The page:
Seriously. Right now. Stop reading this and look at me. I mean it.
It used to be vanity books but that took way too much damn effort. These days it’s as easy as pie. Web sites, twitter, facebook, cell phones, and more, all give voice to a generation that screams, “Hey, look at me!” Hell, there are even some asshole pontificating bloggers who want you to read what they have to say as if they are interesting. (Hey! Don’t look at me that way!)
Naturally just putting out your wit and wisdom for the world to enjoy is usually not quite enough. Not by a long shot. After all, some folks might decide to not listen and/or not pay attention. What the devil should be done about that? Being ignored is unacceptable.
This is where our good, good friend “interrupting” rides in to save the day. Oh yeah.
The principle behind this is simple: Whatever I have to say is of Ultimate Importance and whatever you have to say is just a bunch of bullshit hot air.
You might even say this is the prime directive of our modern era. No doubt it is one of the most basic building blocks of a society that consists solely of assholes.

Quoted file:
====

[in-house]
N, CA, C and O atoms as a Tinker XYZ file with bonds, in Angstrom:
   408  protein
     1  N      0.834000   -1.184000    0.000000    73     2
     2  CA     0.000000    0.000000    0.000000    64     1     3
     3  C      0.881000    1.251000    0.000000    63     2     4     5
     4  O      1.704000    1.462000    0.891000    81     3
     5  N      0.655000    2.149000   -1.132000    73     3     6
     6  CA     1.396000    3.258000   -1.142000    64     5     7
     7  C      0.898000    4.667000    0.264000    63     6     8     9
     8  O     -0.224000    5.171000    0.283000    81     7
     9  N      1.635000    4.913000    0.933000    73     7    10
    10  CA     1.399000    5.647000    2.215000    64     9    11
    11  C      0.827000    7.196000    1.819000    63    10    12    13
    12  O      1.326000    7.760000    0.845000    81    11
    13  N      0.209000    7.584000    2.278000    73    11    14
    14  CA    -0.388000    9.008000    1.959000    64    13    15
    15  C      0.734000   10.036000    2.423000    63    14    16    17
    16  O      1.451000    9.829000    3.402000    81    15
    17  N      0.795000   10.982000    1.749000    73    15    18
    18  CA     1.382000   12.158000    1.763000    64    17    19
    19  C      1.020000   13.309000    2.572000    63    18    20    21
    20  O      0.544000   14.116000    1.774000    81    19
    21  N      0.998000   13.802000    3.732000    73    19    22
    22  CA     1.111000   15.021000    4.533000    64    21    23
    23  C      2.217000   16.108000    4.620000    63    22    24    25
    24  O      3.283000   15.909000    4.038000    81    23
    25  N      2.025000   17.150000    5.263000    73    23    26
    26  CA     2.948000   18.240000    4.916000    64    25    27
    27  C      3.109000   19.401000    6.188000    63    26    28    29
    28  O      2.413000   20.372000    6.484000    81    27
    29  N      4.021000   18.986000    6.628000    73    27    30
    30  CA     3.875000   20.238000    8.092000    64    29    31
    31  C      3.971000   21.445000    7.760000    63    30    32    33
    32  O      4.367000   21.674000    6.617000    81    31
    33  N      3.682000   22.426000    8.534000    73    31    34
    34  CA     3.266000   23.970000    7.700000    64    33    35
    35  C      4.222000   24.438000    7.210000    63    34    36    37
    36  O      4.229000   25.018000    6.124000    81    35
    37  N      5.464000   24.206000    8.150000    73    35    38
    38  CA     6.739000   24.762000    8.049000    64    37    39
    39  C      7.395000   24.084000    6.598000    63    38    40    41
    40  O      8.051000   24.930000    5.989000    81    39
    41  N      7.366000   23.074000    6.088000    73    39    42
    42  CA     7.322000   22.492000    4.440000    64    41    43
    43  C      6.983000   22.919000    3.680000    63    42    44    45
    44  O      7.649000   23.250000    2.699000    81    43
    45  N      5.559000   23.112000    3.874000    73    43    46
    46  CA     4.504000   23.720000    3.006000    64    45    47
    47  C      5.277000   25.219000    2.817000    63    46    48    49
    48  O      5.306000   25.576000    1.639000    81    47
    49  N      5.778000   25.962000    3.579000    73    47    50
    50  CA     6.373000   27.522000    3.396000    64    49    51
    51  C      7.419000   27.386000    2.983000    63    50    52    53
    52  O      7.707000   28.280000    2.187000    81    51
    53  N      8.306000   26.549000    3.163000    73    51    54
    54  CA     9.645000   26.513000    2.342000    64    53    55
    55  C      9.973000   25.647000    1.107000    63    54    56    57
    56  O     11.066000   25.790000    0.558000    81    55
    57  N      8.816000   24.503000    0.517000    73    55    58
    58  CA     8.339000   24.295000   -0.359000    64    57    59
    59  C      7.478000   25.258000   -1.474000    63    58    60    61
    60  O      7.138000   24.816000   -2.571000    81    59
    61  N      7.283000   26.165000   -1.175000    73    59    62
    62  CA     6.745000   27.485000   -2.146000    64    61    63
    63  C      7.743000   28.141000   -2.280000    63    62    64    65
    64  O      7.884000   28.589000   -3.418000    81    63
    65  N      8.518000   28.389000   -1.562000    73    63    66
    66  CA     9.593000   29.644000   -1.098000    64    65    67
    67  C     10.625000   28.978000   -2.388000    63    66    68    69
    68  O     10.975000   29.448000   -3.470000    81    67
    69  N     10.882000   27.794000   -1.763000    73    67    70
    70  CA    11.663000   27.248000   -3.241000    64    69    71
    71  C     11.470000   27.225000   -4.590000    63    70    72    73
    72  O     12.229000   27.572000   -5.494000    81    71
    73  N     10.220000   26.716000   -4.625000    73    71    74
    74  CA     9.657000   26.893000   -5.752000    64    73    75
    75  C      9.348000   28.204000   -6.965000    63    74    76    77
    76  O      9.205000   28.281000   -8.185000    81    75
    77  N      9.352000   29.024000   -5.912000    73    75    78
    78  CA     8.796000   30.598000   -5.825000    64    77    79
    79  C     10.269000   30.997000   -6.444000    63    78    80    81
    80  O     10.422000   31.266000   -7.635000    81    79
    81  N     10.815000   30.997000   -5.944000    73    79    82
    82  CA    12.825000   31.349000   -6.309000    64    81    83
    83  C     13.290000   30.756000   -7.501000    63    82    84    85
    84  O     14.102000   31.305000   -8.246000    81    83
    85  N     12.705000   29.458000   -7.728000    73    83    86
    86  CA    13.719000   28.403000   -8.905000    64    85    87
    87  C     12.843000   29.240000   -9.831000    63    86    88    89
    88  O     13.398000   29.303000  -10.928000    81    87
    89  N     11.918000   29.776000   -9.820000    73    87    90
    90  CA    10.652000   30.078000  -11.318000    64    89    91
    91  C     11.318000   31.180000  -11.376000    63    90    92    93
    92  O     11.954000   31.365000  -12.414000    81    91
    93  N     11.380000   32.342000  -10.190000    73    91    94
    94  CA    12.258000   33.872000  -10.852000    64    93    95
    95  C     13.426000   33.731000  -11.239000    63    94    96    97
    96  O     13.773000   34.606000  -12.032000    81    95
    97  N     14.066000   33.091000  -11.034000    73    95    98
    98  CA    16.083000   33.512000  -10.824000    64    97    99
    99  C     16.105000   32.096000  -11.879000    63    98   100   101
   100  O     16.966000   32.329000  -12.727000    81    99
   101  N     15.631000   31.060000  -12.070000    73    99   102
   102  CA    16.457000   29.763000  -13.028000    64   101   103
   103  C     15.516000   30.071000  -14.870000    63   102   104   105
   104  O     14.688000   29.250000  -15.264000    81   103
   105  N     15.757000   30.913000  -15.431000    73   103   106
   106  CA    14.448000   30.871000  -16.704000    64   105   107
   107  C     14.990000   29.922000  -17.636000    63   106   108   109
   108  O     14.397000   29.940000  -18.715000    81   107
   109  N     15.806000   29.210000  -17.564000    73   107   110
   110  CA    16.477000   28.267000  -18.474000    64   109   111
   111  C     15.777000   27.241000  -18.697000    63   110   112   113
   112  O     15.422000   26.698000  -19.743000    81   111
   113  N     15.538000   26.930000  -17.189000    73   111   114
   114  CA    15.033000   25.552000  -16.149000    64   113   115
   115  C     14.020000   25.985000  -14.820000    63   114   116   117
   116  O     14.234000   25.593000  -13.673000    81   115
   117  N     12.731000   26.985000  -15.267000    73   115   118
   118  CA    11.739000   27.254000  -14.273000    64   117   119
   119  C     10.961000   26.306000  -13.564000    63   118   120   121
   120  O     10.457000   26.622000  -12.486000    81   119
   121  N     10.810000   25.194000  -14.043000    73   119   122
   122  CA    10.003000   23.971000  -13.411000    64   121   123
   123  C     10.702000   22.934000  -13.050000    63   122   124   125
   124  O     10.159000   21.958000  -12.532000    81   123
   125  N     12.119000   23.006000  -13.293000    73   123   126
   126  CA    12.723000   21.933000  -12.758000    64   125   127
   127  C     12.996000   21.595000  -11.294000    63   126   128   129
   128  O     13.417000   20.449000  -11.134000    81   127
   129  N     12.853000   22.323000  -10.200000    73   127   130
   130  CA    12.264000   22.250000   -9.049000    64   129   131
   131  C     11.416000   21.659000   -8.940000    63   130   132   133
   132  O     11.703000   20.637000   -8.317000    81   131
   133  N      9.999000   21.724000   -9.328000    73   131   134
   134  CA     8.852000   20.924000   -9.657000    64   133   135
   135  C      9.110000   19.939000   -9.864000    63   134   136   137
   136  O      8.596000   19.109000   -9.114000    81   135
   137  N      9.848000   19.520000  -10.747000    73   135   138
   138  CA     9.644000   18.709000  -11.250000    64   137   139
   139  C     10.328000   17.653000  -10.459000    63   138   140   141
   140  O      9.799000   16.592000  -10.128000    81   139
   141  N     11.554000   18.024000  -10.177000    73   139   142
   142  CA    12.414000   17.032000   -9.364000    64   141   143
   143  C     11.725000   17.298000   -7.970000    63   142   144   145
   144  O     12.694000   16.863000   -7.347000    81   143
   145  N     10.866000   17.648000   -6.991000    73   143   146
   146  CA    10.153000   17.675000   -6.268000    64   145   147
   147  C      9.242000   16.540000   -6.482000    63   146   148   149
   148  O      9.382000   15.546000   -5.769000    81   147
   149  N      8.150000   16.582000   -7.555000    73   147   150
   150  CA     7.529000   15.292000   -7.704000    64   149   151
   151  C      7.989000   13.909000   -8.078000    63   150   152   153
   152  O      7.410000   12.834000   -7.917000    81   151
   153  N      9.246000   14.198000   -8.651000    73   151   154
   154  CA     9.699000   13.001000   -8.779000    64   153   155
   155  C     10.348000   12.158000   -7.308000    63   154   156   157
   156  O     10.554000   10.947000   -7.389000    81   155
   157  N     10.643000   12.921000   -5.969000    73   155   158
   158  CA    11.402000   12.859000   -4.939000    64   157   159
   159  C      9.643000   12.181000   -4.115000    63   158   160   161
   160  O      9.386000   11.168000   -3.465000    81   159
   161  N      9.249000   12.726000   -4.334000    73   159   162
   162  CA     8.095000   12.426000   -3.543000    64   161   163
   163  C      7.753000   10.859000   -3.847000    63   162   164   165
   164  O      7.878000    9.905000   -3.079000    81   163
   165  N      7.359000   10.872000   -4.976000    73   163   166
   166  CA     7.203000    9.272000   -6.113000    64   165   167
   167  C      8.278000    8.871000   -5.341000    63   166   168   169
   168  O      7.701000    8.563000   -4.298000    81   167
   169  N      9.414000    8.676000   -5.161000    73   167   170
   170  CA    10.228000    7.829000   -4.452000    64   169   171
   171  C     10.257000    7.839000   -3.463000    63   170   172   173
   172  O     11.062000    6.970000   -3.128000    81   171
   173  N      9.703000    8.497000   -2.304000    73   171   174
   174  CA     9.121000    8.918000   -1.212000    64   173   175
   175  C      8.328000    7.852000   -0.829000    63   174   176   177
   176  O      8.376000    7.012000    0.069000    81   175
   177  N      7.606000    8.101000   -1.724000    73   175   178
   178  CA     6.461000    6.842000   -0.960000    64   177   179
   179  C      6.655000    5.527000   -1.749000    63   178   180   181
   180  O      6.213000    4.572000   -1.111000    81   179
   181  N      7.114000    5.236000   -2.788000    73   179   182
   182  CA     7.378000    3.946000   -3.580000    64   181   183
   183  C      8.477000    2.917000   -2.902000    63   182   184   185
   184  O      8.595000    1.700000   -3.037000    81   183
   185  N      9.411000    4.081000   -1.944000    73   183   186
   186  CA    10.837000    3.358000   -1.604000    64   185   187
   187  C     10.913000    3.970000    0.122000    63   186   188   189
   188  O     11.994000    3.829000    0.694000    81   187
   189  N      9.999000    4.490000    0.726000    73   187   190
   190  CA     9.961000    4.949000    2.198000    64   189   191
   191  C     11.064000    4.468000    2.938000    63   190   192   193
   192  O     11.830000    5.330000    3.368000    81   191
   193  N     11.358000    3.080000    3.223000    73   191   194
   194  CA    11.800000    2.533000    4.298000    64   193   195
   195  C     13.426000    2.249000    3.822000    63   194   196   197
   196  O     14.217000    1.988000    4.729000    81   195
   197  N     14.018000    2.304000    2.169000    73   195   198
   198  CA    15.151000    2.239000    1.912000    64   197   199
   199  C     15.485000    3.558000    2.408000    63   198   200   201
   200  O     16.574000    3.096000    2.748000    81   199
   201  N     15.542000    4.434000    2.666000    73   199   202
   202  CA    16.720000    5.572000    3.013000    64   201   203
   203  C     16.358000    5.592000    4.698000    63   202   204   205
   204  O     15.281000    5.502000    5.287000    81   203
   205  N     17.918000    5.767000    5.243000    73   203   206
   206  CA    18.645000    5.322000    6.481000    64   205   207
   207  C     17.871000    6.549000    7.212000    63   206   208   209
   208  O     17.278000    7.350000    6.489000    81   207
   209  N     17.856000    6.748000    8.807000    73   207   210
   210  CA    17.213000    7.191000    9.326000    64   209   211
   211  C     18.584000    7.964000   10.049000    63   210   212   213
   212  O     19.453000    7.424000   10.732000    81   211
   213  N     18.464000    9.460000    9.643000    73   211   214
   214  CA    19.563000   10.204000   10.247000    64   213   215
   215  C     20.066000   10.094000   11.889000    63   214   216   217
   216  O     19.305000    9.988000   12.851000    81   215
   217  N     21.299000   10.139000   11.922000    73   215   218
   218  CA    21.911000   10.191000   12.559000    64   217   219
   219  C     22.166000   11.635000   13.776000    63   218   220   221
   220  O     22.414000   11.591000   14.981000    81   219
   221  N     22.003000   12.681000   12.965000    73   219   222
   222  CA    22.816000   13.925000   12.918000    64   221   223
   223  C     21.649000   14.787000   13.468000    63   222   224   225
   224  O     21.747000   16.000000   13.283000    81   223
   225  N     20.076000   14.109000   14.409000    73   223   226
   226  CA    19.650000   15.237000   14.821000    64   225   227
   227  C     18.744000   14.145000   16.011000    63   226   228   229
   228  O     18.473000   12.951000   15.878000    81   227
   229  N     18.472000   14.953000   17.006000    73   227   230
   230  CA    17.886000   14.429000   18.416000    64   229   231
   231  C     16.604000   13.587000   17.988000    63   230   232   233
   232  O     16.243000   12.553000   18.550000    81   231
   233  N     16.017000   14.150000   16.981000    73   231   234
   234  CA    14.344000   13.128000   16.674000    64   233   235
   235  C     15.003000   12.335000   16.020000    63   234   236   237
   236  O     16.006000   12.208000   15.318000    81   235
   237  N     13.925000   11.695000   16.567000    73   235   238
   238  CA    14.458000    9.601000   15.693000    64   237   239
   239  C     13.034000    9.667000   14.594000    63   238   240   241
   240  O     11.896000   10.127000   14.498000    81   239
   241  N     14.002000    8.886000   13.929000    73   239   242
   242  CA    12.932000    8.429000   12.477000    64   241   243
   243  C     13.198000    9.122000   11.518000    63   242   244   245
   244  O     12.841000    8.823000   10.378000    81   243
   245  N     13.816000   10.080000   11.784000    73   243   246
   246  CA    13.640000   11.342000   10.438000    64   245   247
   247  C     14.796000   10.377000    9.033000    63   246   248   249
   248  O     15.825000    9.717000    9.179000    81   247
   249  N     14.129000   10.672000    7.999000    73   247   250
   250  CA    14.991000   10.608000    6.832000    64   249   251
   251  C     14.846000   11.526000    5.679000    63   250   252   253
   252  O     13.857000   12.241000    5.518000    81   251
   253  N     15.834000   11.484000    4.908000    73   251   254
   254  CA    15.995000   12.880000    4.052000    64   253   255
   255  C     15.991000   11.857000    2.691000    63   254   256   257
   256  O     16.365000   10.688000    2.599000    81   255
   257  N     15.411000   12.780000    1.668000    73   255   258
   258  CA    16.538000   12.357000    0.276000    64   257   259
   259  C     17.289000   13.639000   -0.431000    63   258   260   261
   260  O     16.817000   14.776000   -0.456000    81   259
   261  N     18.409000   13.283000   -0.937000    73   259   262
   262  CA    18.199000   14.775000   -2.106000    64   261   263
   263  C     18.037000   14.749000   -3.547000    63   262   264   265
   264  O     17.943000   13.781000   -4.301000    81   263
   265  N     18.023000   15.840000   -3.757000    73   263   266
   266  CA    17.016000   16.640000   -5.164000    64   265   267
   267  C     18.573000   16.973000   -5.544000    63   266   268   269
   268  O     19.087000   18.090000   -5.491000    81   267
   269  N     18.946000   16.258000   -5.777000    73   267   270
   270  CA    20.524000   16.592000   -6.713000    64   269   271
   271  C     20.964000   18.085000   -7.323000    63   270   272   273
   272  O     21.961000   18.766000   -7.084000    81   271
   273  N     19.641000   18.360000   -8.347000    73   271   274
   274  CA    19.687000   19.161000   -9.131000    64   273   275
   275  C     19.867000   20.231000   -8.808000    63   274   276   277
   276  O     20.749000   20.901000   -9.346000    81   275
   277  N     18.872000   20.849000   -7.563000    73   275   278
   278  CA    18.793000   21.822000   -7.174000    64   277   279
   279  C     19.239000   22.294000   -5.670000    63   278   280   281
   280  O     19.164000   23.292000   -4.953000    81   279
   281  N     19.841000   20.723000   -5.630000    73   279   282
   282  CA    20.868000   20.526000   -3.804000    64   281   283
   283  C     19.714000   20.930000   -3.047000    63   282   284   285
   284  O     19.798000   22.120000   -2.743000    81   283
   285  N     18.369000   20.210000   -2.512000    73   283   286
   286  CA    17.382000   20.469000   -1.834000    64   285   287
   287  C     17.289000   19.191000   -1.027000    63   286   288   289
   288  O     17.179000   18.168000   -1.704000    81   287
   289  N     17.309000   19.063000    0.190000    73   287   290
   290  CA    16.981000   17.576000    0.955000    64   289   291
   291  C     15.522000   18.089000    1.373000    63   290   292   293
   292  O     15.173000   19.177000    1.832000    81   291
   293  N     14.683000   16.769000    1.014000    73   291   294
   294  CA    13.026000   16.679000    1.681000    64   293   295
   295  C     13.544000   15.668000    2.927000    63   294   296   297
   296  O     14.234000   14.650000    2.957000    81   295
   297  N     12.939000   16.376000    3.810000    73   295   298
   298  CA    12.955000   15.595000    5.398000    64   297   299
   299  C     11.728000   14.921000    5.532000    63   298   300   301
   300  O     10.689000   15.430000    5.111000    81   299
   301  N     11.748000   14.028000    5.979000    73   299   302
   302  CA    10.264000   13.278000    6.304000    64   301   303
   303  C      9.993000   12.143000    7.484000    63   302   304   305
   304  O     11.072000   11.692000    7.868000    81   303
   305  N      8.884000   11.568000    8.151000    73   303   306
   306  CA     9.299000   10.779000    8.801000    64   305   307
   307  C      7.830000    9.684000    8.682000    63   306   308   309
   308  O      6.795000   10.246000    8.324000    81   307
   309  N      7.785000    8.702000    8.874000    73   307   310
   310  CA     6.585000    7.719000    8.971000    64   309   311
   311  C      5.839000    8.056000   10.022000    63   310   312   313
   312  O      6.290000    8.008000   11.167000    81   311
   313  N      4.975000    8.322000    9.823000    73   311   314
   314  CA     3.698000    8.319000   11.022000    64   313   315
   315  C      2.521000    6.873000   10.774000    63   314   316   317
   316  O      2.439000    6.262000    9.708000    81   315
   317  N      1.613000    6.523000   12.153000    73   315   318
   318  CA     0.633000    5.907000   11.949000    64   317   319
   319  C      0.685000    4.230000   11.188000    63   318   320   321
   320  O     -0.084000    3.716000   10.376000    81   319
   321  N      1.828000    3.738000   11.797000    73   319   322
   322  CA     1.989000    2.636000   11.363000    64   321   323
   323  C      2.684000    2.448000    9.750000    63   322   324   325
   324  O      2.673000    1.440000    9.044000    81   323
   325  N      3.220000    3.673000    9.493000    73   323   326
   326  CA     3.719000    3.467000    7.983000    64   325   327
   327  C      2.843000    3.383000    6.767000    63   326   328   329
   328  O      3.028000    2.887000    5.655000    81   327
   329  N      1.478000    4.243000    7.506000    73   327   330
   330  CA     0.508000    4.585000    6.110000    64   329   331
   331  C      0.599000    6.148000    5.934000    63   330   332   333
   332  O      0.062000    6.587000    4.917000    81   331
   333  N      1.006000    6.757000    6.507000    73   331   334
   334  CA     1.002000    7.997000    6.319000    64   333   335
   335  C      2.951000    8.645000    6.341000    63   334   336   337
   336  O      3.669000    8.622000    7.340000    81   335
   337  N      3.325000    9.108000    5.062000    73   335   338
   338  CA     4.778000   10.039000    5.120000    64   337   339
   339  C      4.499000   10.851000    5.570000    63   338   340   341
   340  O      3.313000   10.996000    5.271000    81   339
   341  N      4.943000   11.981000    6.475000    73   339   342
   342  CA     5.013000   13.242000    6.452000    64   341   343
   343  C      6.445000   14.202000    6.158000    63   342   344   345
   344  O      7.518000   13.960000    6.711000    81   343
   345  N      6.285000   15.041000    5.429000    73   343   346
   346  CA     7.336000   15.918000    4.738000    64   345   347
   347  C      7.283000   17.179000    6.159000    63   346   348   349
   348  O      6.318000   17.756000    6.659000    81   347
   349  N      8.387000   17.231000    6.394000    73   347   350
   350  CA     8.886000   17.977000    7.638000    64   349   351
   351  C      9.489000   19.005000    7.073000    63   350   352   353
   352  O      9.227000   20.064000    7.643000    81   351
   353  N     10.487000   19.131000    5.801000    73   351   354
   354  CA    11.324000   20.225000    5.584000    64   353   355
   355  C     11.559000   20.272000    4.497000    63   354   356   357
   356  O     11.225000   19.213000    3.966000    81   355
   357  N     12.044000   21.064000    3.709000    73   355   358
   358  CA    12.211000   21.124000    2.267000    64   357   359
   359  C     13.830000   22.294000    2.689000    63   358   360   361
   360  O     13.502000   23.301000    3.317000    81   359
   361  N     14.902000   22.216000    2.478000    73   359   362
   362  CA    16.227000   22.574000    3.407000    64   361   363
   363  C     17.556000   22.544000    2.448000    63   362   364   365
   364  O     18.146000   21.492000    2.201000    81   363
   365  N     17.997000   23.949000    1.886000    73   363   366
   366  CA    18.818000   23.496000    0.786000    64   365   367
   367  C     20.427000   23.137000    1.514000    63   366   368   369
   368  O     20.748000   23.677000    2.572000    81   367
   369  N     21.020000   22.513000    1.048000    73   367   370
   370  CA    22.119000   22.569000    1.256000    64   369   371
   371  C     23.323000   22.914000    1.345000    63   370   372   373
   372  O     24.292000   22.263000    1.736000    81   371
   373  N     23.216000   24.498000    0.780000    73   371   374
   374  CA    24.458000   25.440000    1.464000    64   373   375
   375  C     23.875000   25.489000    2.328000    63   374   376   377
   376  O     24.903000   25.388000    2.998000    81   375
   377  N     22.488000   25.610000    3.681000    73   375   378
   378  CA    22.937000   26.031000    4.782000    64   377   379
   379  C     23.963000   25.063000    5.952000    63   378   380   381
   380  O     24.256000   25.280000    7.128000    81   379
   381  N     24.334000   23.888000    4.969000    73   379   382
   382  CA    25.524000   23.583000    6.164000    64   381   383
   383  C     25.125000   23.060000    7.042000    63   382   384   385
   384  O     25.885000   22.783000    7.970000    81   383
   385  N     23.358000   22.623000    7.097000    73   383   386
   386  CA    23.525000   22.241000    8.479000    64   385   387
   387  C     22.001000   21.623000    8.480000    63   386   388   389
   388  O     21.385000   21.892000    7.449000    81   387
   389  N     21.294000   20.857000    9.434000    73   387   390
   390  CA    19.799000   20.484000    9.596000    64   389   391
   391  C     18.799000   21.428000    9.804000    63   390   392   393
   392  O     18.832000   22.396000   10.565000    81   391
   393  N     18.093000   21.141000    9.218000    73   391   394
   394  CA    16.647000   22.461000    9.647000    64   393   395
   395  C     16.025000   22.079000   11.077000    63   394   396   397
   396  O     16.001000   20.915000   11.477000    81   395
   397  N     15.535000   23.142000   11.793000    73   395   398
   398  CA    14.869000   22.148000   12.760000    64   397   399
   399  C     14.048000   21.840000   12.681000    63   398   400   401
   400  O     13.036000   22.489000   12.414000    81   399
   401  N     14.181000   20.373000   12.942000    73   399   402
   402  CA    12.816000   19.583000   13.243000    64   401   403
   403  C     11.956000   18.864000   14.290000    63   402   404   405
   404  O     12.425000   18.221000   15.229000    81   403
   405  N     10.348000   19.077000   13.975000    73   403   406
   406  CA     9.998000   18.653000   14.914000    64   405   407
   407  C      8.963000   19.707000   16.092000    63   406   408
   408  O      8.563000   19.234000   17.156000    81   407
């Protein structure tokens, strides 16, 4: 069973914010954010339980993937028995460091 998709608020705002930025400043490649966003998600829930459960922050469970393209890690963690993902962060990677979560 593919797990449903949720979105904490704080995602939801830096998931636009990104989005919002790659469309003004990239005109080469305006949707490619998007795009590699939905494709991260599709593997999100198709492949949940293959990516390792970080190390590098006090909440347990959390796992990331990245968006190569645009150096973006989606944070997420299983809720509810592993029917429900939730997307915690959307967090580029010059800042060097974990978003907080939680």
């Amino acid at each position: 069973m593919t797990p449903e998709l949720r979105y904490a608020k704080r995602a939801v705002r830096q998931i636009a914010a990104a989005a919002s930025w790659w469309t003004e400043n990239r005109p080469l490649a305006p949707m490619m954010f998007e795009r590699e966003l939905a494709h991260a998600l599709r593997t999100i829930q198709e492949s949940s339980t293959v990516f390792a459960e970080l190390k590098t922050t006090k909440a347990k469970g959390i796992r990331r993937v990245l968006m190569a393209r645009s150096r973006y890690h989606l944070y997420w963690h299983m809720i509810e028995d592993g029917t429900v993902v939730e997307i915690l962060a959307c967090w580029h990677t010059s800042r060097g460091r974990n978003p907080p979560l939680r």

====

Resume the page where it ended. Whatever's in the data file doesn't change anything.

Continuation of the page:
Let’s try a real life example. Pretend you are doing what you do best, talking about yourself and the painstakingly detailed minutia of your day, yet the other party tries to speak and interject a thought. What should you do?
Interrupt them, that’s what! Forcefully and with malice. Think of it as a conversation beheading.
Most of the time your audacious efforts at interrupting will win the day and the other party will submit. Sometimes, though, this won’t work. After all, they are most likely trying to simultaneously be as big of an asshole as you. They probably think they are important (like a special and unique snowflake) and expect your world to revolve around what they have to say.
Well, if interrupting is good, then even more interrupting is even better! Re-interrupt them. And, here’s the key strategy: Do it louder!
It’s amazing how effective a simple technique like raising your voice can be. This will shut down all but the most hardy of verbal opponents (aka your audience).
I’ve personally seen masters of this at work. Watching two black belt interrupters go at it can be fascinating. But don’t forget to bring your ear plugs! Sometimes the increase in volume can get intense enough to cause hearing loss.
The moment when one of the sparring beasts finally backs down can be one of the most spectacular as ever seen in nature. Even Mutual of Omaha hasn’t properly captured it on film yet. One party is victorious and the other submits and goes into a mode known as, “Whatever, fuckhead. You think I’m going to listen to you???”
I bet if you hone your powers of observation you just might be able to witness this phenomenon as you go throughout your day.
For those of you ready to take things to the next level, to be world-class interrupters, here is a special web site just for you. Now go out there and seize the say!